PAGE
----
Accessing maternal care confronts numerous obstacles. They include distances to health centres, shortages of skilled health staff, lack of information on sexual and reproductive health and high medical treatment costs. Health information for pregnant women and health providers is often not delivered at the right time and can be out-of-date. Deep-rooted paternalistic social values can lead many men forbidding their wives attend health centres instead of working in the fields. 

    Launched in 2013, MOS@N’s name’s derived from mobile and santé. Its goal’s to improve access to quality care for mothers, children and people with HIV/AIDS. At the outset, researchers at the Centre de Recherche en Santé de Nouna, a Ministry of Health research institute, set out to determine if ICT and mobile phones, could improve health governance and more equitable healthcare access. Funded by the International Development Research Centre (IDRC) and carried out in collaboration with the University of Montreal, MOS@N was deployed in health centres serving 26 villages. 

    The study, Situating mobile health: a qualitative study of mHealth expectations in the rural health district of Nouna, Burkina Faso,published in Springer, confirmed MOS@N’s success in strengthening the health system and improving access. By the end of 2016, 2,161 pregnant women had received prenatal care. Assisted childbirths increased by 50% to over 97%. Health workers were able to track almost 260 patients living with HIV and achieve a low drop-out rate of only 1.6% of cases. 

    MOS@N also increased equity and participation in health governance. Women were central to the project’s implementation and helped determine the maternal and child health services offered. Stronger direct contacts with the health centres and ready access to information will help them maintain the gains made 

    An article by IDRC in Relief web says marraines, godmothers, using mobiles, have become central players in health education and mobilisation, roles previously played by male community health workers. Chosen by village leaders to accompany women through their pregnancy and childbirth, marraines are intermediaries between their community and health workers.

    MOS@N emphasises the community’s role in delivering treatment, monitoring patients and delivering awareness-raising messages and reminders. It integrates the roles of local primary healthcare centres, health workers, ICT technicians, marraines, community leaders and public health researchers.

    It was developed locally using open source software, and enables access to information about maternal and child healthcare and living with HIV. Text and interactive voice messaging systems provide messages in five local languages, customised to meet their specific needs, including appointment reminders for mothers, ensuring inclusiveness and greater accessibility. All content complies with national guidelines for a wide range of healthcare. It includes pre and postnatal care, assisted delivery, vaccination against polio and tetanus, malaria prevention, and patient follow-up.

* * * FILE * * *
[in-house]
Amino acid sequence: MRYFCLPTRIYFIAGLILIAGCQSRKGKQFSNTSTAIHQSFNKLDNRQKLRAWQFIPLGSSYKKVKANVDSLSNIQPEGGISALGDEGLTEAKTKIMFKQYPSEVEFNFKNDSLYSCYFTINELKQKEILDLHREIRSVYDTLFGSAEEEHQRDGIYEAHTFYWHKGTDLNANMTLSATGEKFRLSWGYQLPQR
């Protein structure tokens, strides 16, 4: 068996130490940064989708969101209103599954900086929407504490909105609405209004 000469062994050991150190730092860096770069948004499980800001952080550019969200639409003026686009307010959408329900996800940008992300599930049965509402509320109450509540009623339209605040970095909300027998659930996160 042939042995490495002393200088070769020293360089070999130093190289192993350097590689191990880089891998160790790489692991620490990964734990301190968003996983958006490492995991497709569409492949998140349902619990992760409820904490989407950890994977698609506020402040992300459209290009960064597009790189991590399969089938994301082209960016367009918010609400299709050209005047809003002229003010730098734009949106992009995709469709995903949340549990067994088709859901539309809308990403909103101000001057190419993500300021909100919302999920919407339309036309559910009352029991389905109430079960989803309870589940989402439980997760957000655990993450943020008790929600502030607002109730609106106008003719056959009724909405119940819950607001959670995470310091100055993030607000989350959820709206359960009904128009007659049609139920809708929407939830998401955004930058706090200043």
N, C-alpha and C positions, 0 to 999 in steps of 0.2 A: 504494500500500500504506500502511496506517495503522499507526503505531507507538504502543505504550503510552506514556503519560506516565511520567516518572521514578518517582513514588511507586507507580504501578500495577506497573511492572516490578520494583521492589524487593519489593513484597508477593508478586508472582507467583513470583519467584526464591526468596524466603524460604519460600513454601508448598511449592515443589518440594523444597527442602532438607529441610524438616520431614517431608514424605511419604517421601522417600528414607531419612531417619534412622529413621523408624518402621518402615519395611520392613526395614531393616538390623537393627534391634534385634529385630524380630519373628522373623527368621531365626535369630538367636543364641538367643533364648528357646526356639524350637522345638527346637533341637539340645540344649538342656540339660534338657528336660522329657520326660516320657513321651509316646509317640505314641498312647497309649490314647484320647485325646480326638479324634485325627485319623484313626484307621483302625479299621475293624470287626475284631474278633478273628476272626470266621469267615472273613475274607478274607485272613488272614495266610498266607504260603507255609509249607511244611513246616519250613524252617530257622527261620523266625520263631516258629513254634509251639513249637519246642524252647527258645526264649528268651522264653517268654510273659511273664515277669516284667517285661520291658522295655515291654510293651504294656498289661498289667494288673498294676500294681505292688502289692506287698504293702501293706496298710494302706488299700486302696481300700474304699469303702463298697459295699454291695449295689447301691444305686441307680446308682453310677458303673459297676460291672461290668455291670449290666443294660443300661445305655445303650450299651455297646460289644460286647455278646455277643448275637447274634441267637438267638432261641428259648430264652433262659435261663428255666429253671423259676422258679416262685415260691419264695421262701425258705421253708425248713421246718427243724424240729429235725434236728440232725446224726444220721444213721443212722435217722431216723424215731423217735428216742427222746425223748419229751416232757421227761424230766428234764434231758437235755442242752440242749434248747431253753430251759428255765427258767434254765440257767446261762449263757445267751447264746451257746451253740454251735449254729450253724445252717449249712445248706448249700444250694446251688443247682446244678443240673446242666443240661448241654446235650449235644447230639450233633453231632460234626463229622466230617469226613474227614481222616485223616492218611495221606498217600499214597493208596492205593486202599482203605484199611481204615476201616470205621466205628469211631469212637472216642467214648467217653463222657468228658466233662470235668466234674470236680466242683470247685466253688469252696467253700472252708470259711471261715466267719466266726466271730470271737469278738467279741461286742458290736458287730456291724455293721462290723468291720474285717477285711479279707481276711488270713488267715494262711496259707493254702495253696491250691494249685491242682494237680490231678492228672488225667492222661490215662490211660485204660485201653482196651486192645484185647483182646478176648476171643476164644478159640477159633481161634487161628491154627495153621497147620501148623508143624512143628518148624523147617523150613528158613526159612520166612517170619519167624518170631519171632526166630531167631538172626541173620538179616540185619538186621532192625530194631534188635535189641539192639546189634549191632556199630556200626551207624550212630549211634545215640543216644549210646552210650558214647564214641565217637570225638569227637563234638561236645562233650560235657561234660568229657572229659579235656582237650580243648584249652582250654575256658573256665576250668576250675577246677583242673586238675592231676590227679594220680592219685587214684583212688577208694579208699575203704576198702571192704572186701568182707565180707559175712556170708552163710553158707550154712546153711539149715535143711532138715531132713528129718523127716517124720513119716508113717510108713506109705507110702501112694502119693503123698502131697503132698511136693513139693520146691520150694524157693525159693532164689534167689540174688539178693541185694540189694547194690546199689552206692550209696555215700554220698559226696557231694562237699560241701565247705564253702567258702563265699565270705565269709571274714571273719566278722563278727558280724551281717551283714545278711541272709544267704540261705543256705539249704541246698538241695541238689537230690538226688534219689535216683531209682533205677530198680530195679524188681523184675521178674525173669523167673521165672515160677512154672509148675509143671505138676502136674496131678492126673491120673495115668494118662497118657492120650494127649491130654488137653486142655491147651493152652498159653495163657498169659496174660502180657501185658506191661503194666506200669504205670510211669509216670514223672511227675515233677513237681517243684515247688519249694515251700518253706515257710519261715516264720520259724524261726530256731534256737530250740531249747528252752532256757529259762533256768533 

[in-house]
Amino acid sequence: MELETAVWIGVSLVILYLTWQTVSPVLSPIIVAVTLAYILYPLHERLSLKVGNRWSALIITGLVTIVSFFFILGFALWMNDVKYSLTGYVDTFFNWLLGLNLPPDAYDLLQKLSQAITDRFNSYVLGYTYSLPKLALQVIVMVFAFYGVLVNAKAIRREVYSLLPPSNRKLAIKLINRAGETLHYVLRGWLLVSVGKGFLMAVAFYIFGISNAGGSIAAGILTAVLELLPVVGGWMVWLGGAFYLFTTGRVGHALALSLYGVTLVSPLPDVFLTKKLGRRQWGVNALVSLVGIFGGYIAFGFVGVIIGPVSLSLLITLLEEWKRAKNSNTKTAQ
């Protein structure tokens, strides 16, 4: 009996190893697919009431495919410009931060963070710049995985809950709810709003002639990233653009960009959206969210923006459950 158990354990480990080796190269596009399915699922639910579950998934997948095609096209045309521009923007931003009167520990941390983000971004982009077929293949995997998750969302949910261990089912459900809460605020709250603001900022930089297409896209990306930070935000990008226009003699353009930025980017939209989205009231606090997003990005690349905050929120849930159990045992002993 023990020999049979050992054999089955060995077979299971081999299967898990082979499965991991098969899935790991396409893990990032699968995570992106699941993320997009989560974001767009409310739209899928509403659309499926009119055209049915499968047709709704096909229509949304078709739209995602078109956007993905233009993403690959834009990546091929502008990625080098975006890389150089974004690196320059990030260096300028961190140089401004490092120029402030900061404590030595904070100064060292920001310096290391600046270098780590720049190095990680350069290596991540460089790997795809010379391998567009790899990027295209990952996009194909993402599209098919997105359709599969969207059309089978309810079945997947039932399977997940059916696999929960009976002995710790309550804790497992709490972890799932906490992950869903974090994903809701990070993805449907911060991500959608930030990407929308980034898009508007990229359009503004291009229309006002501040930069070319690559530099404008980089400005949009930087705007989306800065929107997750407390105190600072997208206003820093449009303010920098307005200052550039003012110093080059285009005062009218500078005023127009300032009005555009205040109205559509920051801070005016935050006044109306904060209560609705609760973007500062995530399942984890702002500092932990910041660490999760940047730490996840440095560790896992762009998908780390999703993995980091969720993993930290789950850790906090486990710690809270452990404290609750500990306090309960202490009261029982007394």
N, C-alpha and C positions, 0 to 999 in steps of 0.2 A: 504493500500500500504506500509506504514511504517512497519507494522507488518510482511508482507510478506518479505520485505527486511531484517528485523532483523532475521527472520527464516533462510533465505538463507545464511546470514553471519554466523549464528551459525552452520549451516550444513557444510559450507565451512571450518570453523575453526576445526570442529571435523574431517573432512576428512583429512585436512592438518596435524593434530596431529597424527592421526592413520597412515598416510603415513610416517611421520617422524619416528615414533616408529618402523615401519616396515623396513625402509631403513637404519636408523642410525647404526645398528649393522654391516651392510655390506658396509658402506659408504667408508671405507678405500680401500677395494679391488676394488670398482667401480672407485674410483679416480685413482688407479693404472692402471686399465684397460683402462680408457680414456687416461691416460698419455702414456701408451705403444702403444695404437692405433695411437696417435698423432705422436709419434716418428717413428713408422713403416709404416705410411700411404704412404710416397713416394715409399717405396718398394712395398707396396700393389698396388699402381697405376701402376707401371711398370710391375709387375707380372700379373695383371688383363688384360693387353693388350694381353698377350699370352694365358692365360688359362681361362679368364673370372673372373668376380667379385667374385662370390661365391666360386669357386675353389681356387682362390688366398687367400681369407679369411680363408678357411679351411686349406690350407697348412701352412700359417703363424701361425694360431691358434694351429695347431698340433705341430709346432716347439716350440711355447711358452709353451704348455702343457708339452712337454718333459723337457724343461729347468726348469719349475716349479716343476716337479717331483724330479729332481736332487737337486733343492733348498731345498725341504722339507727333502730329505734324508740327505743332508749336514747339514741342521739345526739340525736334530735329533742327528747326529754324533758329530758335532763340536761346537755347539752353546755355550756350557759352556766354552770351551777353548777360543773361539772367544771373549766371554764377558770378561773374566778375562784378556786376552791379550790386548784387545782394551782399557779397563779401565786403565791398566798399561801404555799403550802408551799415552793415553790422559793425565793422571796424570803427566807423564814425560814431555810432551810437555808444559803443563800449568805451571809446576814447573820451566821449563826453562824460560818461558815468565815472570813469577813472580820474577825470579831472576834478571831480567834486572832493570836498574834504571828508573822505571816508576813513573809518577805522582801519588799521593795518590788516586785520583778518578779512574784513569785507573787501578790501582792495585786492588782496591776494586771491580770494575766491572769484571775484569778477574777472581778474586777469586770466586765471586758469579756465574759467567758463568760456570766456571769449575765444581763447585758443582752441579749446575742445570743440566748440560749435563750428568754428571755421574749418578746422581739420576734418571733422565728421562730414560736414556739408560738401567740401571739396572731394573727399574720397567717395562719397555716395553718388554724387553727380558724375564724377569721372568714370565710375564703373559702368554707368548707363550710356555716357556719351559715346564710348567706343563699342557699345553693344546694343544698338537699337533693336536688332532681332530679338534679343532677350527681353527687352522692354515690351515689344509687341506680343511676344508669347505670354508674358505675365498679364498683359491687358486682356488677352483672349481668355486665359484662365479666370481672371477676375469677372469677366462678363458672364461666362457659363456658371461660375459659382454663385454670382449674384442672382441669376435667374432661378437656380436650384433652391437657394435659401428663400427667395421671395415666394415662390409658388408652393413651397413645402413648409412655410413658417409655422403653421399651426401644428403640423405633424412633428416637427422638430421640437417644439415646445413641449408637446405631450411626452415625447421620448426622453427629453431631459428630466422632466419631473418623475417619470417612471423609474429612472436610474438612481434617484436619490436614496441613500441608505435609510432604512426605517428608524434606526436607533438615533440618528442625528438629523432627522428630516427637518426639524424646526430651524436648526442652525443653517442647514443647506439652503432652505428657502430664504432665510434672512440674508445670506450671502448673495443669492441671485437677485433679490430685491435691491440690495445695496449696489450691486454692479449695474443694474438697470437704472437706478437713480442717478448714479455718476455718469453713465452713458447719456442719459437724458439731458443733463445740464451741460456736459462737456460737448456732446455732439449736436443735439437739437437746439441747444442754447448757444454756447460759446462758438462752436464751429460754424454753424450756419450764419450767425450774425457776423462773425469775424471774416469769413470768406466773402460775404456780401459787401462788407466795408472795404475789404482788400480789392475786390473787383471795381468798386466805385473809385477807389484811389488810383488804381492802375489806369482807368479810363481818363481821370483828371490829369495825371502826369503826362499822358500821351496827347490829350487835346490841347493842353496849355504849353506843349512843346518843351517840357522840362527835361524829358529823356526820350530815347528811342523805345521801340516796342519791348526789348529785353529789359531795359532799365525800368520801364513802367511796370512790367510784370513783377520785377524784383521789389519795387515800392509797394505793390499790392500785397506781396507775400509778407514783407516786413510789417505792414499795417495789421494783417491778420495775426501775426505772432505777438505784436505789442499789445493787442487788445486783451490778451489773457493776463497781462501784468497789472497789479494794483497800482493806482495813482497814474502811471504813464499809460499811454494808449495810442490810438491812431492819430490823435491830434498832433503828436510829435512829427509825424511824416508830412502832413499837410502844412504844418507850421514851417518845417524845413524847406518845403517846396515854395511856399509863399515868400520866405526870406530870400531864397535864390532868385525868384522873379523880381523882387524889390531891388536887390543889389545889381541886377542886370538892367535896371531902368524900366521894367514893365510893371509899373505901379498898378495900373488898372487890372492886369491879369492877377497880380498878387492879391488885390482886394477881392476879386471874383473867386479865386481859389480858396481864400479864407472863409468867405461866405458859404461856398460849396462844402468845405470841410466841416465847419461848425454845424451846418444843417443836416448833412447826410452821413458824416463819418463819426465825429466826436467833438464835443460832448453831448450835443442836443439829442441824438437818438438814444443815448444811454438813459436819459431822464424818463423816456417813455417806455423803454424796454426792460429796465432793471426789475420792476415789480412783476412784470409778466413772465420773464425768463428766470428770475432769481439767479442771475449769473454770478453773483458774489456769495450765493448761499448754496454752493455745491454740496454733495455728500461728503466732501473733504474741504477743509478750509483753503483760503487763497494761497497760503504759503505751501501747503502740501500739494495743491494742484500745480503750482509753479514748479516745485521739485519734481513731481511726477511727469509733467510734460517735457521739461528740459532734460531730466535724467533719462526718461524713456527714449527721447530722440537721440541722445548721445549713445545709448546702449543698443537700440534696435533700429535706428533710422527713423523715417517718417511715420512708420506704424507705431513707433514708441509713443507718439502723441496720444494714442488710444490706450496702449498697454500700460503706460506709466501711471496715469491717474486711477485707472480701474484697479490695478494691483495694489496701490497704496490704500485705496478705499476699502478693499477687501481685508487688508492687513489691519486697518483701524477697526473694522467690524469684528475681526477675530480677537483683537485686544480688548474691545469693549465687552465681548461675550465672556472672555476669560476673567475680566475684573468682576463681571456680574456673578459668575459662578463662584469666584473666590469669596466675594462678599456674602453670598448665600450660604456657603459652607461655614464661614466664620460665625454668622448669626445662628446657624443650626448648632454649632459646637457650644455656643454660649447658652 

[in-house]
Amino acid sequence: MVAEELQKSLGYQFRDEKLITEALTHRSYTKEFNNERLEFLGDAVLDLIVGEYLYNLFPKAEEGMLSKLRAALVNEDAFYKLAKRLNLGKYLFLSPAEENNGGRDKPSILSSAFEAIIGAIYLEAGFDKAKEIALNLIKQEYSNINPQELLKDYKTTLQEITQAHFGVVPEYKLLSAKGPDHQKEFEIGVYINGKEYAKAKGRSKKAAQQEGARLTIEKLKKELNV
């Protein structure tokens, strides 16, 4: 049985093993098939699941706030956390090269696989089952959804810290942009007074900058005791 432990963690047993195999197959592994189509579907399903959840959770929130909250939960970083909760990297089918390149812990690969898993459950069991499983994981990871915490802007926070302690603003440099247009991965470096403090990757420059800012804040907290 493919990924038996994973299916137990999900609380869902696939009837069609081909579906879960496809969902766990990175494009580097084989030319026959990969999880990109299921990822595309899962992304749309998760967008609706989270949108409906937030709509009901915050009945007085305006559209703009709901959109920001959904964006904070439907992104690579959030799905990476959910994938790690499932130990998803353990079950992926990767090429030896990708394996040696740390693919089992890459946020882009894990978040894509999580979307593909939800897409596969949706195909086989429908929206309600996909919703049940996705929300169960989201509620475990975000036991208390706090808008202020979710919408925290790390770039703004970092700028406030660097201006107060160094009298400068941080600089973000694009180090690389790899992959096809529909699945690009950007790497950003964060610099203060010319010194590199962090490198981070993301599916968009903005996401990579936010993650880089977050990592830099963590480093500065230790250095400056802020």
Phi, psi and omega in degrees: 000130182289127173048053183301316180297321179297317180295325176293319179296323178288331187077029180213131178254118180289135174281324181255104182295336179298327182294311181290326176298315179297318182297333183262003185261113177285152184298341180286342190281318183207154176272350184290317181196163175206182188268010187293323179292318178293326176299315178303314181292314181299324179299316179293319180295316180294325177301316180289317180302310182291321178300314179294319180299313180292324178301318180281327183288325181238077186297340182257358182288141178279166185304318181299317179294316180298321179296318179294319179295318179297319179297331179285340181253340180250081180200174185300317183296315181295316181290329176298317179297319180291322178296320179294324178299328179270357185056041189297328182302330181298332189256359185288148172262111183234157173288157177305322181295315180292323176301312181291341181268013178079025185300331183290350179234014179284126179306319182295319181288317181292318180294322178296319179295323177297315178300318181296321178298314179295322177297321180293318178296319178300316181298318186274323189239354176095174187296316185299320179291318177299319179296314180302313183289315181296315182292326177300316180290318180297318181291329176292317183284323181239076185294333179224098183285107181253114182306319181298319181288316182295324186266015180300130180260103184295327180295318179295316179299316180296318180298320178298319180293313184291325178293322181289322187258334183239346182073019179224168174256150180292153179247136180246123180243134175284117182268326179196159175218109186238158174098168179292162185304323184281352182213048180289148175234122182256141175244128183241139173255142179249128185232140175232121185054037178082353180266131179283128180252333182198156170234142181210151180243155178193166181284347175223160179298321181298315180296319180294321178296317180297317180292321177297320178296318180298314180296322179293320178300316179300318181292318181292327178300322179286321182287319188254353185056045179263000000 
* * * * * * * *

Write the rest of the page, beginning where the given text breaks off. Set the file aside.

Other features are a core health information system developed and integrated in district health facilities to collect data needed for follow-up and decision-making.

    MOS@N and findings from the study will help guide mHealth initiatives. Design and implementation that meets users’ specific needs will optimise the chances of success. It provides lessons for Africa’s mHealth.

  • Kenya launches app to protect health workers from HIV

    HIV’s still a big public health challenge for Africa’s health systems and their health workers. Many health workers see HIV+ patients every day, so exposed to cross-contamination risks, such as accidental pricks from contaminated needles and surgical blades and blood and other body fluid splashes that can result in contracting the HIV virus. Kenya's Ministry of Health (MoH) has partnered with Care for Carers (C4C), a carers’ platform, to provide an app to help healthcare workers have prompt medical care for accidental exposure to infections.

    It’ll provide a tool for health workers to ask for immediate attention says an article in Kenya Tech News. Post-Exposure Prophylaxis (PEP) drugs can reduce infection risk by over 80%, but have to be taken within three days of exposure. The dose’s needed for 28 days. They work by attacking and killing viruses before they cause HIV after they’ve multiplied. After the 28days, patients have to have two HIV done, each taking place after three months. Dr Martian Sirengo, head of the National Aids and STI Control Programme (Nascop), said “The time PEP is initiated, and the completion of the recommended dose is of great importance. And this new platform will help us with that.”

    Health workers have to log into the C4C platform and register. It then records information such as personal, employment, demographic data and any treatments. It then provides users with detailed procedural advice the MOH guidelines. The app also sends follow-up messages to encourage and advise practitioners to adhere to the requirements and provide information on PEP drug side effects.

    C4C enables county and national governments to monitor real time data on HIV exposure incidents in healthcare facilities. It also provides data on causes and risk exposure rates for locations. This can help to frame policies on safety in hospitals, creating safer working environments.

    M-health and Nascop helped developed the app. It’s currently used in Kisumu, Turkana, Meru, Embu and Murang'a counties.

    Kenya’ s not the only country struggling with these challenges. Other African countries need similar mHealth solutions to protect their healthcare workers. 

  • SANAC looks to eHealth to help combat HIV, TB and STIs